What can taxpayers learn from the Trump family?

A recent publication in the New York Times has led to some questions about alleged wrongdoing by the Trump family. The wrongdoings center on allegations of tax fraud and have raised a number of questions throughout the country.

For example, how does the IRS choose to review a taxpayer’s filings? Often, these reviews are the result of a whistle blower action. A recent report by Forbes notes the IRS collected more than $3.6 billion from whistle blower actions that involved ex-spouses or employees turning earn their former partners or employers.

Another question, how long does the IRS have to pursue these charges? The answer is not a simple one. Like many areas in the legal world, the answer depends on the details of the allegations. The Internal Revenue Service (IRS) generally has three years to review filings — but there are exceptions.

Exception #1: Substantial understatement of income. What does this mean? Basically, the IRS can look back beyond the three-year mark if it determines the tax filing understates income by 25 percent or more. In these cases, the IRS has a six-year look back period.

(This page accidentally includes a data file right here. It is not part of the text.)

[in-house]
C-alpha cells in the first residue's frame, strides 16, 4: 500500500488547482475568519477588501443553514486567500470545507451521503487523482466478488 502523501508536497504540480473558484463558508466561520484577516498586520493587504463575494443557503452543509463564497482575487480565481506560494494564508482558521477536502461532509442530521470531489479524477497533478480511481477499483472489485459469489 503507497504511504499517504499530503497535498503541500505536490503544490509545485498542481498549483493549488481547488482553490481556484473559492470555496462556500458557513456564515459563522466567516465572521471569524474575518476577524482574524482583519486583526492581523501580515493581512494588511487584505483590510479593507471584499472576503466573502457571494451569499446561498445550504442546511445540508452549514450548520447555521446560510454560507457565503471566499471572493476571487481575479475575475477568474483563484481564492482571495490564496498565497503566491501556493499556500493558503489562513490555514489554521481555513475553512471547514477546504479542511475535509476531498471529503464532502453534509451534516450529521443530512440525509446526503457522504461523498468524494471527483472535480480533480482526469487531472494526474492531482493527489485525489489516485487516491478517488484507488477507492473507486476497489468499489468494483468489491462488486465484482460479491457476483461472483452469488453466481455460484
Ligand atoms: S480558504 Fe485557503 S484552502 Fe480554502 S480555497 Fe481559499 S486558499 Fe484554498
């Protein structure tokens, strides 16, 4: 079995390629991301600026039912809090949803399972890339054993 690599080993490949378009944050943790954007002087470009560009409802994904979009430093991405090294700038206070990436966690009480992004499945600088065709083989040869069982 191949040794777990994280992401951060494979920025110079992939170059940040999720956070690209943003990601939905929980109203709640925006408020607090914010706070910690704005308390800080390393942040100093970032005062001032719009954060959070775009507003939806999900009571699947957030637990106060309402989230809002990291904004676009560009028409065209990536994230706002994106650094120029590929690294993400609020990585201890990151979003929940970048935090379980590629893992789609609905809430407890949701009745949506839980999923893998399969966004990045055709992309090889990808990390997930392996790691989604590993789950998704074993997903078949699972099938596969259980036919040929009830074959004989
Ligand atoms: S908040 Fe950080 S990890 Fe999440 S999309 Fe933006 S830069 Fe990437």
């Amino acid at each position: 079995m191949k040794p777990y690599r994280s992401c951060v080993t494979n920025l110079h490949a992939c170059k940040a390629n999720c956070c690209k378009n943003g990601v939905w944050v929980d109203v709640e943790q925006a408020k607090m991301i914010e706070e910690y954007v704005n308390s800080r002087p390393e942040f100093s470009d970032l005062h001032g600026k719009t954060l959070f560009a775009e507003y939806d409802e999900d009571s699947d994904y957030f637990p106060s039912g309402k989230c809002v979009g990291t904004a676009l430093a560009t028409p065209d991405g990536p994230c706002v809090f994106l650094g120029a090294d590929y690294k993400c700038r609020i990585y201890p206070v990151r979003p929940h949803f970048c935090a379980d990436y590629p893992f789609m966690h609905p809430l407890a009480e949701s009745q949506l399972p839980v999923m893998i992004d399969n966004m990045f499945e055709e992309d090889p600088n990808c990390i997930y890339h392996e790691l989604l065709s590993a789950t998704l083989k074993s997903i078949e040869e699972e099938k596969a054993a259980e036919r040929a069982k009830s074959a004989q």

Exception #2: Fraud. When it comes to civil penalties, the agency can receive an indefinite extension if, when reviewing the tax filings due to substantial understatements of income, the IRS finds the tax payer committed fraud.

Exception #3: Willful evasion of taxes. The IRS also has an indefinite extension for those who willfully attempt to evade their tax obligations.

Exception #4: Failure to file. Forgot to file the taxes? This misstep also allows the IRS the ability to look back indefinitely.

And finally, how will this report impact the Trump family? The true impact is not known. However, if the allegations are supported the family could face penalties from both the IRS and State of New York.

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